The Government is expected to announce today that it has agreed in principle to allow the US to use the Fylingdales early warning radar base in North Yorkshire for its missile defence programme.

Defence Secretary Geoff Hoon will make a statement to the House of Commons.

Official sources at the Ministry of Defence said it would not be a full go-ahead to the programme, but Mr Hoon will announce he is "minded" to accept the US request to use the base as an integral part of President George W Bush's "Son of Star Wars" missile shield.

Later this afternoon, the minister will appear before the Commons Defence Committee to explain his decision.

A Downing Street spokesman said a final decision would not be made until after a debate in Parliament.

But this is likely to be a formality and is bound to fuel the protests of campaigners who believe it will make the base a greater target for attacking missiles and terrorists.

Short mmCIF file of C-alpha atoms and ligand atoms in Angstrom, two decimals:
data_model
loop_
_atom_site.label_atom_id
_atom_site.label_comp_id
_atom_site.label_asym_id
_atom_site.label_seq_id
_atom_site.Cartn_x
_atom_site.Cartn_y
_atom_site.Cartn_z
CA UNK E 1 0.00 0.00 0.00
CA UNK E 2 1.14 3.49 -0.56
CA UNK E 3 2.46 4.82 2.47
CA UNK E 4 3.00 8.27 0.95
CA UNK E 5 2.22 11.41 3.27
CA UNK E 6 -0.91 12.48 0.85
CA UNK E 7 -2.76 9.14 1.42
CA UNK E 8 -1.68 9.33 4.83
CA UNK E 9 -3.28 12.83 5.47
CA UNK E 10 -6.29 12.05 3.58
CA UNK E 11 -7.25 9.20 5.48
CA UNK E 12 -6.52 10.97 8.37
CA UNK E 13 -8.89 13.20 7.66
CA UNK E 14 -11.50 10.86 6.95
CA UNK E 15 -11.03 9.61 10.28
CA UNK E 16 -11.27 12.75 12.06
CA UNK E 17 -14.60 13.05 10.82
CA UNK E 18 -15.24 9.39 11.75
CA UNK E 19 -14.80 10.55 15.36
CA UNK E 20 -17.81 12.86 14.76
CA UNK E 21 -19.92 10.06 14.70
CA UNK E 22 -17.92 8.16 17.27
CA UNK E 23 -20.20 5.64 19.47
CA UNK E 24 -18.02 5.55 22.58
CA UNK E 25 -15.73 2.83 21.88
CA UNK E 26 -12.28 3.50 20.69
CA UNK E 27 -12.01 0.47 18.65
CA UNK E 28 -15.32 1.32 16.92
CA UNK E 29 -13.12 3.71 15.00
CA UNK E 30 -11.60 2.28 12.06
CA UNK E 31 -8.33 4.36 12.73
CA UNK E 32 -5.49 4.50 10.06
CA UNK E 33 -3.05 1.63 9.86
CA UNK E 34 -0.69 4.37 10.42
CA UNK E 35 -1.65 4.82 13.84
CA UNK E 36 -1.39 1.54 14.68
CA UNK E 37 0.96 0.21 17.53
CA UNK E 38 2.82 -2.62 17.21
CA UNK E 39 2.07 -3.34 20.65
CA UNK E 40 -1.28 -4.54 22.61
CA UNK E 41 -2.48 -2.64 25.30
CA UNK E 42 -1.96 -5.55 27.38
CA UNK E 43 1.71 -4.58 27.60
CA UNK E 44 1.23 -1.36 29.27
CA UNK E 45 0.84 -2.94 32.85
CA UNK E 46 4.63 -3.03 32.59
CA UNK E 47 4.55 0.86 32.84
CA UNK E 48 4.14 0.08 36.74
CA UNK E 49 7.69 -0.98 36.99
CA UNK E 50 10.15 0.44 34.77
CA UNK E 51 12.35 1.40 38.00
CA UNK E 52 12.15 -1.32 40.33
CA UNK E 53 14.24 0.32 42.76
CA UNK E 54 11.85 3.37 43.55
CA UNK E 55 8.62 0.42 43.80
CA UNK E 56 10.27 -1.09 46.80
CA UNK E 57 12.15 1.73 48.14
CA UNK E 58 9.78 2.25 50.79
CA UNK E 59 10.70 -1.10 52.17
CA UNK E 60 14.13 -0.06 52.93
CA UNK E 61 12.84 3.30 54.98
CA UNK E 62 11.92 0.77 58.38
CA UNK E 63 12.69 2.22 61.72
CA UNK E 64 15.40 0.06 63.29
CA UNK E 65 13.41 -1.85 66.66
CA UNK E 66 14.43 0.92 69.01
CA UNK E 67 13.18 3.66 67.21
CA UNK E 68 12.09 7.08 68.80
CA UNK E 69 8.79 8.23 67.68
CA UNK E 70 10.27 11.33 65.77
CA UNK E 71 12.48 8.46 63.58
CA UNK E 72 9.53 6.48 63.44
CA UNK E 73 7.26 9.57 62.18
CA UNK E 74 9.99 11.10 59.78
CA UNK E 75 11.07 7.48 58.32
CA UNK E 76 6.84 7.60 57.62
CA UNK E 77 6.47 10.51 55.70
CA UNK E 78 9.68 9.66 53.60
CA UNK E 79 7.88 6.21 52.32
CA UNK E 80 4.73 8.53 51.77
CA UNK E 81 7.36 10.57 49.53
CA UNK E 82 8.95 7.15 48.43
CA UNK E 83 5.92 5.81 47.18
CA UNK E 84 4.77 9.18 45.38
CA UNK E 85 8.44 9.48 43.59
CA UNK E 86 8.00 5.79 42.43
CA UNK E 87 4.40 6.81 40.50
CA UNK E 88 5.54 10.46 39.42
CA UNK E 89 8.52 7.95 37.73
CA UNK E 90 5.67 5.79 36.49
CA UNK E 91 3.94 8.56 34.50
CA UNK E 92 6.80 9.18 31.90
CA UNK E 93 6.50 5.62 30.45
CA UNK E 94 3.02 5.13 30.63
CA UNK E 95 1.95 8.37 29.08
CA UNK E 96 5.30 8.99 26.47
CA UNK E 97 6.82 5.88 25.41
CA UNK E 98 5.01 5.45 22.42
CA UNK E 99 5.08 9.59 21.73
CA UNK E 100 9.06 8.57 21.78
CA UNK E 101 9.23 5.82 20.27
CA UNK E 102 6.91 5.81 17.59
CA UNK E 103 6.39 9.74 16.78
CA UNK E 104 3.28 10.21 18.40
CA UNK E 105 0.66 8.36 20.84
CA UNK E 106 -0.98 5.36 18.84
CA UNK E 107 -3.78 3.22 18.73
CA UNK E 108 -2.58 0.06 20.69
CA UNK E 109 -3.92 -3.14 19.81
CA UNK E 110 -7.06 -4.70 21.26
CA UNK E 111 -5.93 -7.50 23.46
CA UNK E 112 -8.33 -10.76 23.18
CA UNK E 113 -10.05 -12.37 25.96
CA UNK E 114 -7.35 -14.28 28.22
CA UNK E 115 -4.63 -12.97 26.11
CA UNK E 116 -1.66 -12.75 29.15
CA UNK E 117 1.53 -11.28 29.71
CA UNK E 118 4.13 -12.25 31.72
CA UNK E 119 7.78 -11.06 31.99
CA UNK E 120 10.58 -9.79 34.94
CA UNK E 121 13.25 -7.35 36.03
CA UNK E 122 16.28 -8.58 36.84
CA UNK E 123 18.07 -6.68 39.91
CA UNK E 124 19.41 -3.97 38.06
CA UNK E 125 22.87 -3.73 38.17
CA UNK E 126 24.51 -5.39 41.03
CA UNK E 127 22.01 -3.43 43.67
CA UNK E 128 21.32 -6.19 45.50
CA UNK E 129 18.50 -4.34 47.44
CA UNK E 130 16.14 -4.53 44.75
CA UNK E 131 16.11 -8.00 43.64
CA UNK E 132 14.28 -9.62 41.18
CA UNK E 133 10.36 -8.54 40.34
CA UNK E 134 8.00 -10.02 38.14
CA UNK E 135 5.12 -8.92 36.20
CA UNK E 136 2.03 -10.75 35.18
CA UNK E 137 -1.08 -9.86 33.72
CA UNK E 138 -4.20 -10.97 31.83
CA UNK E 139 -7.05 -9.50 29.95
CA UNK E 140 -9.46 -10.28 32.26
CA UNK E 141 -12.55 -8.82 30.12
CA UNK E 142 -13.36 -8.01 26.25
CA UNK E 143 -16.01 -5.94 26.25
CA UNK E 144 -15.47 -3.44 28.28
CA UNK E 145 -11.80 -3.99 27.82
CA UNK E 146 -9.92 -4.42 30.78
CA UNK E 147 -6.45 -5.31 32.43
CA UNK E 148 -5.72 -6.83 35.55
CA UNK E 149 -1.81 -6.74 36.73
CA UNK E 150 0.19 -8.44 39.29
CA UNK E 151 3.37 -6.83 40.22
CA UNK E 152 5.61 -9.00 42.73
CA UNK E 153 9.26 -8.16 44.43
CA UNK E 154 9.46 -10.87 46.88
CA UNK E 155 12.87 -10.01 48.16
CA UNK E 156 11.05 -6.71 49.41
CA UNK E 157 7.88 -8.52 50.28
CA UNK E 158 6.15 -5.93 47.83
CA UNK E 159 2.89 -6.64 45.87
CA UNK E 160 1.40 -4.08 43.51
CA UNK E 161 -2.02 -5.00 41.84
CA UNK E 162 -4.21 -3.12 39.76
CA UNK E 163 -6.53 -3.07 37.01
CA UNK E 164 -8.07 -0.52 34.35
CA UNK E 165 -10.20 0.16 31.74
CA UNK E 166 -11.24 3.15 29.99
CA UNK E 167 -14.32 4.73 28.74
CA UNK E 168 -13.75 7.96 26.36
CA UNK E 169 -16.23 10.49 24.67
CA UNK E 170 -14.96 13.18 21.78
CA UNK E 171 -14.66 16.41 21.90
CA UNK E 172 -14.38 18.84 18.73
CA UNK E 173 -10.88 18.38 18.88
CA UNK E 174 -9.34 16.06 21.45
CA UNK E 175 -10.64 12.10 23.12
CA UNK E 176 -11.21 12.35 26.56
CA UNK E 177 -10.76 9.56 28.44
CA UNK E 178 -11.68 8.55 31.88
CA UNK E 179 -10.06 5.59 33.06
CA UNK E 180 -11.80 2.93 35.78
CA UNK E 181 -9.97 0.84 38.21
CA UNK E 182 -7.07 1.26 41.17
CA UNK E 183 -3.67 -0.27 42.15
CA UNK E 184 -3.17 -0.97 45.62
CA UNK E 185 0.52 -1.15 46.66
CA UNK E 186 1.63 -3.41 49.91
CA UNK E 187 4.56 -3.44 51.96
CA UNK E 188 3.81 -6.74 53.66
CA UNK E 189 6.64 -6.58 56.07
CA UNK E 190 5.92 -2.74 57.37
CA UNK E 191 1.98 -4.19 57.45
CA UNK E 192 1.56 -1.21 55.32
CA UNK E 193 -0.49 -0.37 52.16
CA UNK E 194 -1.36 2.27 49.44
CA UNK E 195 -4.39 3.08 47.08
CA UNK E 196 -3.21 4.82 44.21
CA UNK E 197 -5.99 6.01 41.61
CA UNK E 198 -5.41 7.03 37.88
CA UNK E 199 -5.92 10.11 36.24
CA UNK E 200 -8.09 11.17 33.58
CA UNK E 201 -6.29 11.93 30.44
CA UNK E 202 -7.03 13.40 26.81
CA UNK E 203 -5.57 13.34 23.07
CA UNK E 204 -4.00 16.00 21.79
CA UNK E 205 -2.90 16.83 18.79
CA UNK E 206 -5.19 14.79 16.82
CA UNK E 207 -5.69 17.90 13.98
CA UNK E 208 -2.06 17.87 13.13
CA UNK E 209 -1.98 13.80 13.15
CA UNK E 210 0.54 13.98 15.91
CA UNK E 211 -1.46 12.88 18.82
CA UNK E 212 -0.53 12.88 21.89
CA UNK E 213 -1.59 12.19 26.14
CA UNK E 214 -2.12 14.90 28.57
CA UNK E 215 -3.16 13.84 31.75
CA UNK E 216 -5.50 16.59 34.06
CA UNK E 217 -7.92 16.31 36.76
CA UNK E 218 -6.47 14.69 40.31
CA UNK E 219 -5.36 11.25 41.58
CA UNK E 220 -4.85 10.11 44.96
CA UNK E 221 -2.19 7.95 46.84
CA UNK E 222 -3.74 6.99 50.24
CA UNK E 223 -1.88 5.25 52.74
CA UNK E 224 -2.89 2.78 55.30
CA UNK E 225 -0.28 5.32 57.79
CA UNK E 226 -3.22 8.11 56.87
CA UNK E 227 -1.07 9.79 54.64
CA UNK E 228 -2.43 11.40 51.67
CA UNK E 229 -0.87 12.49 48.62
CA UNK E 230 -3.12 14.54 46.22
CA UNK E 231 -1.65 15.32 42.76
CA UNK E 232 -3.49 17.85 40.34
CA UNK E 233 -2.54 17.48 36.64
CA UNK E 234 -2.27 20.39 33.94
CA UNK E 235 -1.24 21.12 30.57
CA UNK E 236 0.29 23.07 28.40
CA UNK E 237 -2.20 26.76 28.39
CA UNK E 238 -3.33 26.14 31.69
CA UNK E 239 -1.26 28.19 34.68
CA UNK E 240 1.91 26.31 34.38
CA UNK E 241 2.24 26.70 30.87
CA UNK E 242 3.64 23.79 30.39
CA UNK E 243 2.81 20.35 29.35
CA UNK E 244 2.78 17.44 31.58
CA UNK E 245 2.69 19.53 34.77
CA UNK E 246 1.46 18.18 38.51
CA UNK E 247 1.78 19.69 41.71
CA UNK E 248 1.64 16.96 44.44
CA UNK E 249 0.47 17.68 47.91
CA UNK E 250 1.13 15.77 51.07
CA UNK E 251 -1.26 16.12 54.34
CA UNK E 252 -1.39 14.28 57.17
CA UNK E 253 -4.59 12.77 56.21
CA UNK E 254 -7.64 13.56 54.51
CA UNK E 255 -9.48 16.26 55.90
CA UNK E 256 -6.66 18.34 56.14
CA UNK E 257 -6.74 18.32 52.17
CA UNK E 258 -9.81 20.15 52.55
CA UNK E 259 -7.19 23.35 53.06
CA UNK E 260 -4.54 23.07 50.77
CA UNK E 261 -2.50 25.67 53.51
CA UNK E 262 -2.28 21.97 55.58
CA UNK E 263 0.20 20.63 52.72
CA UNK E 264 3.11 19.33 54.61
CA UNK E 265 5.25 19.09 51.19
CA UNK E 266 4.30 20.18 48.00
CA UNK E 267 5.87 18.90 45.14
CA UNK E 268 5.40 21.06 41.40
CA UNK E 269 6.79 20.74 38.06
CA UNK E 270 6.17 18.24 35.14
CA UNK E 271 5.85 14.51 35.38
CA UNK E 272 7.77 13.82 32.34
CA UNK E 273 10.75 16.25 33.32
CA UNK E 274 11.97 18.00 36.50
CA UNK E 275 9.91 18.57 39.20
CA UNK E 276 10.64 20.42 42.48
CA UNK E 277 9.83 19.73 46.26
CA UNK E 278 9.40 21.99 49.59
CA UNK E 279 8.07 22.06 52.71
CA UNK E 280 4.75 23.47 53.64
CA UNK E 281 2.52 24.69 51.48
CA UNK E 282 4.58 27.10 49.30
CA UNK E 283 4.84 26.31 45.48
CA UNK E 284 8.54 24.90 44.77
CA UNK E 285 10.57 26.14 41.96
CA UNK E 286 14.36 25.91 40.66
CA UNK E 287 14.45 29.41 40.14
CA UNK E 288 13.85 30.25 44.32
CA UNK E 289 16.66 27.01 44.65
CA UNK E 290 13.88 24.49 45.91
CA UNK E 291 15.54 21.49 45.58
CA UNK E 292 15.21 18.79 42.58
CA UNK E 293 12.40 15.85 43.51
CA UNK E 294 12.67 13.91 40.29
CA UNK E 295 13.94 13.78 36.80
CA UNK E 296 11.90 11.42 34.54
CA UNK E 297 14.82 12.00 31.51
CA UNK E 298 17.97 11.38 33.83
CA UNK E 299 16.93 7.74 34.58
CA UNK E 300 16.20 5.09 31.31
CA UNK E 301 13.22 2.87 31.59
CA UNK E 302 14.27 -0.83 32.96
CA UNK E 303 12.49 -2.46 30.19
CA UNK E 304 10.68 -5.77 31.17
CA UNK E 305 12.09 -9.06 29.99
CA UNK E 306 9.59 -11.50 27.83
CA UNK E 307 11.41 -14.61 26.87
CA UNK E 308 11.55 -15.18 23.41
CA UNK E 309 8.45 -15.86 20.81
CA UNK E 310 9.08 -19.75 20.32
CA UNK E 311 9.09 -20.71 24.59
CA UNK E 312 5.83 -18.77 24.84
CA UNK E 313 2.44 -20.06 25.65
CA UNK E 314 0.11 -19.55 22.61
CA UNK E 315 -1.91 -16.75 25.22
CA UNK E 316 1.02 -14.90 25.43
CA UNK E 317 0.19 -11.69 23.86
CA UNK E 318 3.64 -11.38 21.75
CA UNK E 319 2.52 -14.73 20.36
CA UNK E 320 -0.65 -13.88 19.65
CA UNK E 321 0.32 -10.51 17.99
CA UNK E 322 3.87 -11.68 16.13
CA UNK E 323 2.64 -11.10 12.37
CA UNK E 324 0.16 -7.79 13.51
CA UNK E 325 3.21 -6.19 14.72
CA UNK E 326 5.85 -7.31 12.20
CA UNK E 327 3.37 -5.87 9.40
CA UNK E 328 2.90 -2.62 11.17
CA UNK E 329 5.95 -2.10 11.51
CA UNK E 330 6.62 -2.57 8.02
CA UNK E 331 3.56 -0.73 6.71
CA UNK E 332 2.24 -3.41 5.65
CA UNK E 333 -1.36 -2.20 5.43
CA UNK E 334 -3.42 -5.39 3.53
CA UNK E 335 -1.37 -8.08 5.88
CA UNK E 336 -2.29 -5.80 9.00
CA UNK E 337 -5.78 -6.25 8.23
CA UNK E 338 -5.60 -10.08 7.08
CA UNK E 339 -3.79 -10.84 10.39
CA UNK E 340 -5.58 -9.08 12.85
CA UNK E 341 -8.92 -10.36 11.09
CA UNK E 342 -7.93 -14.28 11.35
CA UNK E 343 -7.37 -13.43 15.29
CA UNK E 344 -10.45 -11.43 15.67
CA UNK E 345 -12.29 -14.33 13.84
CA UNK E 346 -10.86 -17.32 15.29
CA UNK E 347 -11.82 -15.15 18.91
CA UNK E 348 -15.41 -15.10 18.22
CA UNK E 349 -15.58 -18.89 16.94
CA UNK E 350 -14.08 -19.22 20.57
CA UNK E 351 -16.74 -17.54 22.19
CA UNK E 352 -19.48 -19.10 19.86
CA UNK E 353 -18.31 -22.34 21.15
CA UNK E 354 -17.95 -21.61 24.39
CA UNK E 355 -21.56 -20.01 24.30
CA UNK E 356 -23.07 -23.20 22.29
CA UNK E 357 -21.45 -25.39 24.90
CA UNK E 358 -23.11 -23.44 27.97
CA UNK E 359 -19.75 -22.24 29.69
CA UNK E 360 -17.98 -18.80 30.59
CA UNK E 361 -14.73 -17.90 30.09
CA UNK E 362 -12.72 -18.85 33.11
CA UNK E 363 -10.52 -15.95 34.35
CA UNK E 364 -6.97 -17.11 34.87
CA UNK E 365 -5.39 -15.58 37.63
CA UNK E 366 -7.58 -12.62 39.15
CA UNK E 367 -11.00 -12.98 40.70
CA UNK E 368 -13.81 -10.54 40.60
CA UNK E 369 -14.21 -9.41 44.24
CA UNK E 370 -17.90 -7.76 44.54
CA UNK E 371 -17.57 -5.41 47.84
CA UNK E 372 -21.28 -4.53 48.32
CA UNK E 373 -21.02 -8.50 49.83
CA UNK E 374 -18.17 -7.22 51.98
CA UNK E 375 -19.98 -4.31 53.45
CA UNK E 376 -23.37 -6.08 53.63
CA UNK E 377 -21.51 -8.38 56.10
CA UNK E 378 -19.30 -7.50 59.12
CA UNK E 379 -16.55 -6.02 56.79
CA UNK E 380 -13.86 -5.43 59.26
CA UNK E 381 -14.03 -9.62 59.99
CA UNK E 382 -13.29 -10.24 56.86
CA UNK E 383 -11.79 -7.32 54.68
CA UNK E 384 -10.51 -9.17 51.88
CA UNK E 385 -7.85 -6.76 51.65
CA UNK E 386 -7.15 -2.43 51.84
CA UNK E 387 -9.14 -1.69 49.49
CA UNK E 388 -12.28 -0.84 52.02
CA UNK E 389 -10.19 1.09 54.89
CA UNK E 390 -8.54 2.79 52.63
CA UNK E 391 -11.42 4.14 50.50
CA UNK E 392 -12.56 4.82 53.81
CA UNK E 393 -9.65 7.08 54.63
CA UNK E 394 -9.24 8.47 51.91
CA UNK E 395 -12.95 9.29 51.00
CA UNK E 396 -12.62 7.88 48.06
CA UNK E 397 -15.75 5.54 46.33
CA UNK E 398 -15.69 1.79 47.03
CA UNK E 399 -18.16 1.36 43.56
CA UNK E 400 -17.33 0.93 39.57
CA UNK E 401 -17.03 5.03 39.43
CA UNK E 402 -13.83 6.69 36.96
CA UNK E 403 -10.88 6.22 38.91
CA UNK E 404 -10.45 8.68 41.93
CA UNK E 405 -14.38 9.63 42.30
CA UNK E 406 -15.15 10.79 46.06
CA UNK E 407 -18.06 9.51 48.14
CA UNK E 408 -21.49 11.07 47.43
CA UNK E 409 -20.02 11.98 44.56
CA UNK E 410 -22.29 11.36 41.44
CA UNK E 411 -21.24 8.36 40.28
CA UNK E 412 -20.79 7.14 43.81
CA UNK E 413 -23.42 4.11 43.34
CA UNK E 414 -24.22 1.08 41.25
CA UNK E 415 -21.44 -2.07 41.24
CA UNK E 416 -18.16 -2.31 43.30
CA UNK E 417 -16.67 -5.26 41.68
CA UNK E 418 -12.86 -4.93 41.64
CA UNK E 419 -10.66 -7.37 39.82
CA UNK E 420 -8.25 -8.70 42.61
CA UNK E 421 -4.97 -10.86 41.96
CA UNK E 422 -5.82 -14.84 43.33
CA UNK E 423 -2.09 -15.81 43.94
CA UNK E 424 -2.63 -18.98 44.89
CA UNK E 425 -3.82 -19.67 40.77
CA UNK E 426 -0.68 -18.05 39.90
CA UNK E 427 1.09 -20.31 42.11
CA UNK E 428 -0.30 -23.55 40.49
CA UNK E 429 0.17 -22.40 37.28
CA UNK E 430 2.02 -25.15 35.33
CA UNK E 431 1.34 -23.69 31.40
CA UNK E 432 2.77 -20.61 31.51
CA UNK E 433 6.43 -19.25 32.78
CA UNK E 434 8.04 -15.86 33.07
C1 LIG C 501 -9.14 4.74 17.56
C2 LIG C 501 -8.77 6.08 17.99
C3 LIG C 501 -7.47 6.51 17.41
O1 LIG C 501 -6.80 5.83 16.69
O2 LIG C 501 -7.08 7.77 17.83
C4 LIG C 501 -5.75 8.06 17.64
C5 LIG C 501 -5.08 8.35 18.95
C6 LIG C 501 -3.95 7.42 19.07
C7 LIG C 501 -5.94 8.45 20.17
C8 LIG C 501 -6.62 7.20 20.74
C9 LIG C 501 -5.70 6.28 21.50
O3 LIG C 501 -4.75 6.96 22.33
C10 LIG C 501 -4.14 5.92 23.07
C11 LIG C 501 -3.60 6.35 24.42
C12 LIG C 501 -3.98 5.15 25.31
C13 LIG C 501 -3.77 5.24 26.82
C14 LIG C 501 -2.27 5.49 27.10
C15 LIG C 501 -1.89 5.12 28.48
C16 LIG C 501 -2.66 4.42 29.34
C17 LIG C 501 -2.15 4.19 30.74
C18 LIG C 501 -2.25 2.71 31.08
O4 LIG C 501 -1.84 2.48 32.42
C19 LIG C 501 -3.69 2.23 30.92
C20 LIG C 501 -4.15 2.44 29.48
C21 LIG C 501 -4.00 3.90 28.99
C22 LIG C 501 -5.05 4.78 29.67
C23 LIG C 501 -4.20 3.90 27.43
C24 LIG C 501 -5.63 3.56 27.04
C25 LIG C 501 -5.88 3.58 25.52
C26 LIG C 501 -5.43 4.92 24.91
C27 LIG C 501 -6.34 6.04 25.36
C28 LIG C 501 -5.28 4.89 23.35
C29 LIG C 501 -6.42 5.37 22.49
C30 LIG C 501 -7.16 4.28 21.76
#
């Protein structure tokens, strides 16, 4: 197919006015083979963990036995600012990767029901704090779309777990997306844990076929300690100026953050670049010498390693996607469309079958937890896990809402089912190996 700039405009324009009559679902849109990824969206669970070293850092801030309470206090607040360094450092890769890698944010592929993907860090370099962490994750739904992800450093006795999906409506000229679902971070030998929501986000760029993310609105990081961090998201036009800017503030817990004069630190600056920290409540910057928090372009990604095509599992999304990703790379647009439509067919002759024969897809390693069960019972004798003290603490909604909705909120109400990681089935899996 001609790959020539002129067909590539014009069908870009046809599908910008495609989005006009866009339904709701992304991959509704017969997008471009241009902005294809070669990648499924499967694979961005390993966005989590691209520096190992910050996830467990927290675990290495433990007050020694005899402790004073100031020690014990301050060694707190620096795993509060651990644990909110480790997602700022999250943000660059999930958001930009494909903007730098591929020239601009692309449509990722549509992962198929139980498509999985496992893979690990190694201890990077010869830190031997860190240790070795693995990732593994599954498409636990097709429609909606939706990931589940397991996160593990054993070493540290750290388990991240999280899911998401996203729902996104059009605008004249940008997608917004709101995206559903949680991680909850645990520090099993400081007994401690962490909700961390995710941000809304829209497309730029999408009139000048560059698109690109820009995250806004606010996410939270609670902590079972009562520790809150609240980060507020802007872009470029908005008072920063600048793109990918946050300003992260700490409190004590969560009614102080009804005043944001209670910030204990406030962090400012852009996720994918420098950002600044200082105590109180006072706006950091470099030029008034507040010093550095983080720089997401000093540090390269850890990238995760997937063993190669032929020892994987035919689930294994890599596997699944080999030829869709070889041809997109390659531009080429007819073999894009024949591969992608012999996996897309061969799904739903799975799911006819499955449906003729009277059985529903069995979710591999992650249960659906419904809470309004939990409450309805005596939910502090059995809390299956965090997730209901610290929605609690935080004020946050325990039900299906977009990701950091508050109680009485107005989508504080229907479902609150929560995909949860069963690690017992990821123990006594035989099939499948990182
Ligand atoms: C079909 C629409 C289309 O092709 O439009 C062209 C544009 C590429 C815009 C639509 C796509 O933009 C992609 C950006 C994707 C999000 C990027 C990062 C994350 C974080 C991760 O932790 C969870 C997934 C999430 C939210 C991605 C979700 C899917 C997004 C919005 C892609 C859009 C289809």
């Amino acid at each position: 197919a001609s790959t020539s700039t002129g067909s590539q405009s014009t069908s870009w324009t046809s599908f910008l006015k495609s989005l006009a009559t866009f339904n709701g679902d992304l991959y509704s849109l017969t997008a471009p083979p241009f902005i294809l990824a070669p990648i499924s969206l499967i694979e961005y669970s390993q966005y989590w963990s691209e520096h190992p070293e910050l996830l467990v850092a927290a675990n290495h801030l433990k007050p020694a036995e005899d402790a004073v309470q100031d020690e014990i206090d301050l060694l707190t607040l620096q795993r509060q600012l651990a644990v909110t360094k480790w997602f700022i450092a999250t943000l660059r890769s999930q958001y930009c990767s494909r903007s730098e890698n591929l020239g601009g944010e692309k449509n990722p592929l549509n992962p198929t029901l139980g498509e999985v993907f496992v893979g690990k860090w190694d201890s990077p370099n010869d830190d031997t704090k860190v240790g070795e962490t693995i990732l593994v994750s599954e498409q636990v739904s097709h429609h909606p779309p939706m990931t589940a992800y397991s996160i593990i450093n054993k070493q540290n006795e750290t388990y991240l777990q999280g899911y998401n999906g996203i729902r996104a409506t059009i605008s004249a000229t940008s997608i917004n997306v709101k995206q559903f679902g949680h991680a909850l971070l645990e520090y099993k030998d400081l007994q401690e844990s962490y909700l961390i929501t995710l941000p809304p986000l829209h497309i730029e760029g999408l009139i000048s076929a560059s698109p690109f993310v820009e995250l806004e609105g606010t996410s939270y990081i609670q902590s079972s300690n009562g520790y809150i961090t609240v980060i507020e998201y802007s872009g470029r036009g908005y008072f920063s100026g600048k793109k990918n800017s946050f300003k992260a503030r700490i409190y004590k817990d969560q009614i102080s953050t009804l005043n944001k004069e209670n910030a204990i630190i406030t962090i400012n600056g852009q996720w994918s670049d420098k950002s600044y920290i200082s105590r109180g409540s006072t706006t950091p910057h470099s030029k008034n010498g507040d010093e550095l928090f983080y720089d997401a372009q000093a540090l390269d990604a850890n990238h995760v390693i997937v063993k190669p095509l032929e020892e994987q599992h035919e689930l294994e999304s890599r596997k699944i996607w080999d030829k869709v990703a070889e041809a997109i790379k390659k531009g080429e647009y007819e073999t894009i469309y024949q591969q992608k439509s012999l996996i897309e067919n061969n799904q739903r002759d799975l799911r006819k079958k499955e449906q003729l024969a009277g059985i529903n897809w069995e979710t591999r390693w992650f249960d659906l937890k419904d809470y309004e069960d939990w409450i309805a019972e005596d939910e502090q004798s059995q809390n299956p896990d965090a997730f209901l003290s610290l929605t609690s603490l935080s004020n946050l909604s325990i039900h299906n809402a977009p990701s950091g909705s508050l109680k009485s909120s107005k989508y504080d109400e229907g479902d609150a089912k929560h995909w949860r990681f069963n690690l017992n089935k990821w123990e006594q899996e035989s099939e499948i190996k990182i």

Last week, Mr Hoon dismissed concerns that North Yorkshire would be at increased risk - saying such an attack would be highly improbable, with countries of concern "unlikely to have the capability to target specific places or installations".

Last month, Mr Hoon said Britain would "consider the US request very seriously", and agree to it "only if we are satisfied that it will ultimately enhance the security of the UK and the Nato alliance".

Peace protestors have attacked the process as a farce, saying that the decision to agree to use Fylingdales as part of US National Missile Defence had already been made.